On the contrary, I tell my children I love them multiple times a day. I feed them a well-balanced diet and take them on trips to the museum, playground, etc. They have clothes and toys and games, and I do bathe them occasionally. We have prayer time at night and they know who Jesus is. They know their shapes, colors, ABCs. I nurse the baby on demand and change his dirty diapers, using rash cream when necessary.

Sure, I lose my temper sometimes and I yell, and I let them watch more TV than the doctor recommends. But it is winter and we have been sick and cabin fever is a real thing. So a little more TV and a few extra sugary treats to bribe them into good behavior and a “mommy meltdown” or two do not mean I am failing at being a mom. It just means I’m being human, and hey, the Holy Family wasn’t exactly perfect, either. (But close, poor Joseph.)

So I hope you take the test with me to see that you are doing a great job. Maybe I’m the first one to tell you: You are doing a great job! But even though our failings can overwhelming us sometimes, take comfort in knowing that God’s favorite way to come into a family can be very unconventional, and I do believe there’s nothing He likes more than to enter into our dysfunction and save us.

P.S. i really enjoyed these reflections on the 7 Sorrows of Mary. It reminds me that being a mother, especially for the Blessed Mother, wasn’t always easy.

Anything But Ordinary

I just saw that it’s been 3 months since my last post. And I’ll tell you why. The other week I had a thought while preparing dinner. Quesadilla begins with Q!!!! And I couldn’t believe that I’ve never seen a “q is for quesadilla” in any Alphabet book I have read to my children.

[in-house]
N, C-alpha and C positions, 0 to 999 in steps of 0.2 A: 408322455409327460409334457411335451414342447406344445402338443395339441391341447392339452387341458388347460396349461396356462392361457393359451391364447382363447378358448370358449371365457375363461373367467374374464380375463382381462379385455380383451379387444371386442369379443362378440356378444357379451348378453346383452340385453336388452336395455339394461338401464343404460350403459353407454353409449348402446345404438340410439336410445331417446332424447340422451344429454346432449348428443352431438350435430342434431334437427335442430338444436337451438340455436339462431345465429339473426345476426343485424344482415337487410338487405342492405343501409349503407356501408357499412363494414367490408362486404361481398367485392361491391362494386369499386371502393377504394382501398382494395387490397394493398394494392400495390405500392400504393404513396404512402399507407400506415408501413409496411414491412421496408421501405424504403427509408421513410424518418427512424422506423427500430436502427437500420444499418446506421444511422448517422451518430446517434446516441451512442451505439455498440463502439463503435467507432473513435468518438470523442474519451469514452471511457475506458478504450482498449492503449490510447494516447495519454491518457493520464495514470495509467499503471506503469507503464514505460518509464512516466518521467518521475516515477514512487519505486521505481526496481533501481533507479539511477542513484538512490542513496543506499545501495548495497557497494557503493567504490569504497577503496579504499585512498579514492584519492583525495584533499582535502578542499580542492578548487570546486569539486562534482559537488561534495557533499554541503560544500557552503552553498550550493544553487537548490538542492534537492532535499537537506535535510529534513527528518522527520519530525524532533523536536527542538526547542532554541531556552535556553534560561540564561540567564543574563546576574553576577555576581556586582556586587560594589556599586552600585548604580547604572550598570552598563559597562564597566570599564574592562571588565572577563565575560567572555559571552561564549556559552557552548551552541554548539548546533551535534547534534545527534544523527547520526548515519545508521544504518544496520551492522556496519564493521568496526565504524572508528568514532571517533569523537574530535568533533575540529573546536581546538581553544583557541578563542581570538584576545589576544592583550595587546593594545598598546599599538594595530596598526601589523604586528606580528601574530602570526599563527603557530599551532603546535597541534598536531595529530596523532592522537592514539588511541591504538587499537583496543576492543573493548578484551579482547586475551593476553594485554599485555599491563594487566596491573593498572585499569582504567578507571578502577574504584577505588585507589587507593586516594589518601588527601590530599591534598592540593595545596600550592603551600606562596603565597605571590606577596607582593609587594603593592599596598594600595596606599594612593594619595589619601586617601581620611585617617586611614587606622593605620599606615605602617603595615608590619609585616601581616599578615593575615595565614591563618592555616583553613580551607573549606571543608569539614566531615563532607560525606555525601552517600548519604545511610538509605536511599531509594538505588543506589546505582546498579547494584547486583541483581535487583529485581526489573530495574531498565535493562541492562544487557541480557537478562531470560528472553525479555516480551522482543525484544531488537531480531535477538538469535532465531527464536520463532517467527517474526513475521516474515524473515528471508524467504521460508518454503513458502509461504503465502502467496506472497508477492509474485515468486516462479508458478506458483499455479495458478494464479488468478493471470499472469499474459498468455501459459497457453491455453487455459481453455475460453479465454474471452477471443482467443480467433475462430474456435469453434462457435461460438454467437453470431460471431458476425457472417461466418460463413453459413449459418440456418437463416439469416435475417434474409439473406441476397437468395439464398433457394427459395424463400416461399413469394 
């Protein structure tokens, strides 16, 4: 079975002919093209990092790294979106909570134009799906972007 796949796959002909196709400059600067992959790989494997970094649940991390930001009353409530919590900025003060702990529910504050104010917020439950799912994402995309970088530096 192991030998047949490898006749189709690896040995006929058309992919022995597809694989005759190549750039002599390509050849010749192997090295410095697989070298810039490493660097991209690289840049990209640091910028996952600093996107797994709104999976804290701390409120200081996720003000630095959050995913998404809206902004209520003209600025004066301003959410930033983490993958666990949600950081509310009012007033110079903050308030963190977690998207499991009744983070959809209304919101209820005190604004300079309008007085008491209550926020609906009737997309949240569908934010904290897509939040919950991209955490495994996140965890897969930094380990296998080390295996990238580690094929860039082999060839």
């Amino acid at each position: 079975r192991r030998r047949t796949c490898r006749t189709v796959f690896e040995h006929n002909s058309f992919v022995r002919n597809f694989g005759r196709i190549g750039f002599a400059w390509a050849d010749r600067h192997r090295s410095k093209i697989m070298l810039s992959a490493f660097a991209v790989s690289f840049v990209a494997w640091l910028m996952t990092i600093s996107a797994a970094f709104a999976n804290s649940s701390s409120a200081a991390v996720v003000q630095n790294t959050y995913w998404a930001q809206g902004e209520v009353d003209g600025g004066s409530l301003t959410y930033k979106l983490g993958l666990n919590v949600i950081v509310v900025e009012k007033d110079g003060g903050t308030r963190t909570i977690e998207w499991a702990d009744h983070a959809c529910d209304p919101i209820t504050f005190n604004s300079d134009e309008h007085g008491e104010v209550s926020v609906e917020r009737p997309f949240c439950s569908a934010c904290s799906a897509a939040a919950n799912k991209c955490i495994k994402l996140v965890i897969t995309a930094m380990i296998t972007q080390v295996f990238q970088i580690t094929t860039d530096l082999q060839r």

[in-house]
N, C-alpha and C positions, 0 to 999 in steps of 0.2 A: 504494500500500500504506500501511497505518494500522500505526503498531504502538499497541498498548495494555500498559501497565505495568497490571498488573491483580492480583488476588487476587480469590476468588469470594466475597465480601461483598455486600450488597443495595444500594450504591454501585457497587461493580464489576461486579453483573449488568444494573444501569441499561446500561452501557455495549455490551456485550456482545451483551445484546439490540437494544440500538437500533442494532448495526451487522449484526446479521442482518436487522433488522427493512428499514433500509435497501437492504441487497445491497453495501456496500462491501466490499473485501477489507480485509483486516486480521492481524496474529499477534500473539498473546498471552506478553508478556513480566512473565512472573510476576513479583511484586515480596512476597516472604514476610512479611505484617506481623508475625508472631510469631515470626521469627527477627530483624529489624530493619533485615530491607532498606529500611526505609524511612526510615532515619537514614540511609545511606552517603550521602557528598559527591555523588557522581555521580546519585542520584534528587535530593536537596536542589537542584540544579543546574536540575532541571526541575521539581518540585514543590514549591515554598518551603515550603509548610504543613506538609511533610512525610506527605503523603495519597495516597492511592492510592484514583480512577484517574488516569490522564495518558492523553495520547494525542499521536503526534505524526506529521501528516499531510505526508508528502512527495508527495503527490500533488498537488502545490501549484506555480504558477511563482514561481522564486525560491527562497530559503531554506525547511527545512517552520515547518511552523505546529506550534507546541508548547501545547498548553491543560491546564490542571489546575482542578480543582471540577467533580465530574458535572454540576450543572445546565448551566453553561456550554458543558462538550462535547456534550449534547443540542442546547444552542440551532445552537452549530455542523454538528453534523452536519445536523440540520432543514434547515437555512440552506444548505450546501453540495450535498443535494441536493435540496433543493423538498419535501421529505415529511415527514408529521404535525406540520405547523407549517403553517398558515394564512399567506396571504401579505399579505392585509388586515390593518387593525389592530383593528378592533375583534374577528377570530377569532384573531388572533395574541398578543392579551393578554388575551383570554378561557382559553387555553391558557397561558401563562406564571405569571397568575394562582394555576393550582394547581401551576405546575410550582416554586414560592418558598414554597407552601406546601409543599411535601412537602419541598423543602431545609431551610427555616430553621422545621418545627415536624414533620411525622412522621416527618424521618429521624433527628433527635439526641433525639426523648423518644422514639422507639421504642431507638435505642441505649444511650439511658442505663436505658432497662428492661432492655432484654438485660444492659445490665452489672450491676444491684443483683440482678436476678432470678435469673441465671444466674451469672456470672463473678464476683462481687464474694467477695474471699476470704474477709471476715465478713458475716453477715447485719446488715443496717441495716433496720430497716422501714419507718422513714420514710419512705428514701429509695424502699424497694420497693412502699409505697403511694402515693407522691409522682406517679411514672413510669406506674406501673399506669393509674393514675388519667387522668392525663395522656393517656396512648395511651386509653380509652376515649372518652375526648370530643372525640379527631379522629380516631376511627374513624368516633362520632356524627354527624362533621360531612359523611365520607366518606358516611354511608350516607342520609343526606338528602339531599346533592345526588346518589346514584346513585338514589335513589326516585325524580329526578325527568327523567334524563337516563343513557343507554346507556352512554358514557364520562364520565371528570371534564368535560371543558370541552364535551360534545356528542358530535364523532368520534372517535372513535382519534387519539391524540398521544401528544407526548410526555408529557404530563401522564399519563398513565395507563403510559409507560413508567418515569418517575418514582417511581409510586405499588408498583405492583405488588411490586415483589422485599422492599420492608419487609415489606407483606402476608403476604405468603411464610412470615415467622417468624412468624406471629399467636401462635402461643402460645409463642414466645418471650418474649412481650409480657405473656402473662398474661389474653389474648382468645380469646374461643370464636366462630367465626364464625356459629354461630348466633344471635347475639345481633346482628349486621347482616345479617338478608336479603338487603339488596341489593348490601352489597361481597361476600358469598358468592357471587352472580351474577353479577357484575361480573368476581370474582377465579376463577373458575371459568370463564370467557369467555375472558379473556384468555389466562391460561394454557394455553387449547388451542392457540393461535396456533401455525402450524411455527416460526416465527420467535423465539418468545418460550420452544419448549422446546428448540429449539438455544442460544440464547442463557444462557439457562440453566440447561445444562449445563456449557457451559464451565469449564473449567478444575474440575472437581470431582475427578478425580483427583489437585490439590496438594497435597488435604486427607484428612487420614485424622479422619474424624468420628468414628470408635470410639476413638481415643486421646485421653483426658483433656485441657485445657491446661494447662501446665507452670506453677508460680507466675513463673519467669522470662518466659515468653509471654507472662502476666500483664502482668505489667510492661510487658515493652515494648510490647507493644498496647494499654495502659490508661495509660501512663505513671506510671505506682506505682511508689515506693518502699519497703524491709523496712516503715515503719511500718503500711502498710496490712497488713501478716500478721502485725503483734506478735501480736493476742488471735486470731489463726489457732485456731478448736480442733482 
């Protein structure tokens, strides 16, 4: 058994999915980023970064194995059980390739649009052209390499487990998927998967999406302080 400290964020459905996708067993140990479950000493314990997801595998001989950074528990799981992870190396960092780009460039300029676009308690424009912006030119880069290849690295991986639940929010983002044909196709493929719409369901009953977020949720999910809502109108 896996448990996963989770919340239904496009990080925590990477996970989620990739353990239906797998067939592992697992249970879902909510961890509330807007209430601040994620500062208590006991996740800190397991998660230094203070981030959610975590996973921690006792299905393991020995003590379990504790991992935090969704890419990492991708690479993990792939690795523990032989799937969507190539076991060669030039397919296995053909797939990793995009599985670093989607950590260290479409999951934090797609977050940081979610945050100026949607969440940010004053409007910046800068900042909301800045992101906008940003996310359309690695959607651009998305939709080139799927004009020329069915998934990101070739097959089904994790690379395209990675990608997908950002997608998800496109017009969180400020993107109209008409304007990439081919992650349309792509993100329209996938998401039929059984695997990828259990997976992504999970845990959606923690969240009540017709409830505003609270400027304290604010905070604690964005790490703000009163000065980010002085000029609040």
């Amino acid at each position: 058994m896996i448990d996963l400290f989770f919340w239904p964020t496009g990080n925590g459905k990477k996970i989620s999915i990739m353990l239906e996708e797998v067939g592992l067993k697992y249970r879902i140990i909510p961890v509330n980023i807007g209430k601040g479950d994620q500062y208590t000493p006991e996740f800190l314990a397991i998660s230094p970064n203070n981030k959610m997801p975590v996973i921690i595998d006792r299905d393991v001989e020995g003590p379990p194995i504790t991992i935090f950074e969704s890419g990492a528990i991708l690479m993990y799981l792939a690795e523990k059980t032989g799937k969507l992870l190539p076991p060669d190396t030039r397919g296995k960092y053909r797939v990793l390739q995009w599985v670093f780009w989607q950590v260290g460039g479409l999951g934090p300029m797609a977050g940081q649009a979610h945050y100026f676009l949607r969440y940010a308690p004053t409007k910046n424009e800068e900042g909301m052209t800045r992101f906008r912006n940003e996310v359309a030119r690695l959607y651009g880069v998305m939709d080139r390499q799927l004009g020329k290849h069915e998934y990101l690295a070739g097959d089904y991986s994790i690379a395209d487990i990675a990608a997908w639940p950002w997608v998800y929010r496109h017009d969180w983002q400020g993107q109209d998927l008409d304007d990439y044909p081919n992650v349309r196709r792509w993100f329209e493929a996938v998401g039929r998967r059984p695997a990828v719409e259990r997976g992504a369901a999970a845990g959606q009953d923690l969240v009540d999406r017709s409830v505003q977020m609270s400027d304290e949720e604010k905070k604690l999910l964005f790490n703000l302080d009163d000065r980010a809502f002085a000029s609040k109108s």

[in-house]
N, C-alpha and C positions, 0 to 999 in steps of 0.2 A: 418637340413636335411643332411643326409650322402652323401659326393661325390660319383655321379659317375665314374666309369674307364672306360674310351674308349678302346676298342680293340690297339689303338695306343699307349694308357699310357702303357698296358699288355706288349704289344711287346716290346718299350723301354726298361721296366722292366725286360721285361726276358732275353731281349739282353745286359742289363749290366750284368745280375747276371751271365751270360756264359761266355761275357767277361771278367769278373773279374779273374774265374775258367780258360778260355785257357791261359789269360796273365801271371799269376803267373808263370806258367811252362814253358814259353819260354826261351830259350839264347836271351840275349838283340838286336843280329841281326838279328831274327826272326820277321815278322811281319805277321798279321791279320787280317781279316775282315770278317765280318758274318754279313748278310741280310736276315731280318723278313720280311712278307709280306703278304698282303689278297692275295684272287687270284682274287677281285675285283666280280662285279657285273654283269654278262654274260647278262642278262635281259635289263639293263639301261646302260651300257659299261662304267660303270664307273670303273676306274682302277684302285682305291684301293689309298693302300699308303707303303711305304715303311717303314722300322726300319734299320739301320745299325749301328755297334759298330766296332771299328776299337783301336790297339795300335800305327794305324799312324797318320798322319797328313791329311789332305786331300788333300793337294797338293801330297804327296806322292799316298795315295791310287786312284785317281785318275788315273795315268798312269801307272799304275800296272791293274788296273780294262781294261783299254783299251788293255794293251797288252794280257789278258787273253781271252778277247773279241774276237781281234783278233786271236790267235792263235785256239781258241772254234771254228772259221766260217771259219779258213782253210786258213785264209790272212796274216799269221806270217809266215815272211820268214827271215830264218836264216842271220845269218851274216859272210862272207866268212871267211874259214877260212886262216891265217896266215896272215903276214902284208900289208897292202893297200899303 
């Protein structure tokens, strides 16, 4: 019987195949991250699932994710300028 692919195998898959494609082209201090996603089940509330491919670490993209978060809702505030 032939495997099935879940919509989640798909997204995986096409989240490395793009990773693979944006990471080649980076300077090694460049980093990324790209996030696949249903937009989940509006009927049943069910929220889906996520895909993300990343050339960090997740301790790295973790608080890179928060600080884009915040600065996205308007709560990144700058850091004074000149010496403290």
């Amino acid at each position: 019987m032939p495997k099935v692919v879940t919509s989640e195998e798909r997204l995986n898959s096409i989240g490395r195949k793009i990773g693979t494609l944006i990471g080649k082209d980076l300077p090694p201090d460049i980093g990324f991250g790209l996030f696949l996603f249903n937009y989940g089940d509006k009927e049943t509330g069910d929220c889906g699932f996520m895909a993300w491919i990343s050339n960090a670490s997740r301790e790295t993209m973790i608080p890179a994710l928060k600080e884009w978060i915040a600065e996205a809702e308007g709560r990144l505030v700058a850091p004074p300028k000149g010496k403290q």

I have strict standards for what I post on here. And unless it’s thoughtful and carefully constructed, it doesn’t get posted. So that’s why there have been no posts. Plus I’ve been pounding away at mounds of to-do lists. And although I should be sorting the recycling to take later this afternoon, all 3 kids are sleeping so I’ll take a moment to sip some warmed-up coffee and write.

Write about what? Christmas. Getting ready for Christmas was so fun this year! Our newly remodeled room accommodated for a 10 foot tree. It was fun to decorate our new house for Christmas for the first time, and we even made a whole night out of hot chocolate and getting our tree at Tree Town. Prayer time around the advent wreath was one of my favorite parts of getting ready for Christmas. The story of Jesus’ birth plus blowing out candles easily lends itself to catechesis for the little ones. And when Advent was over we made a Christmas wreath with red and white candles (3 for the trinity!) and they blew that one out, too. Our simple advent prayer was, “Come, Jesus, Come!”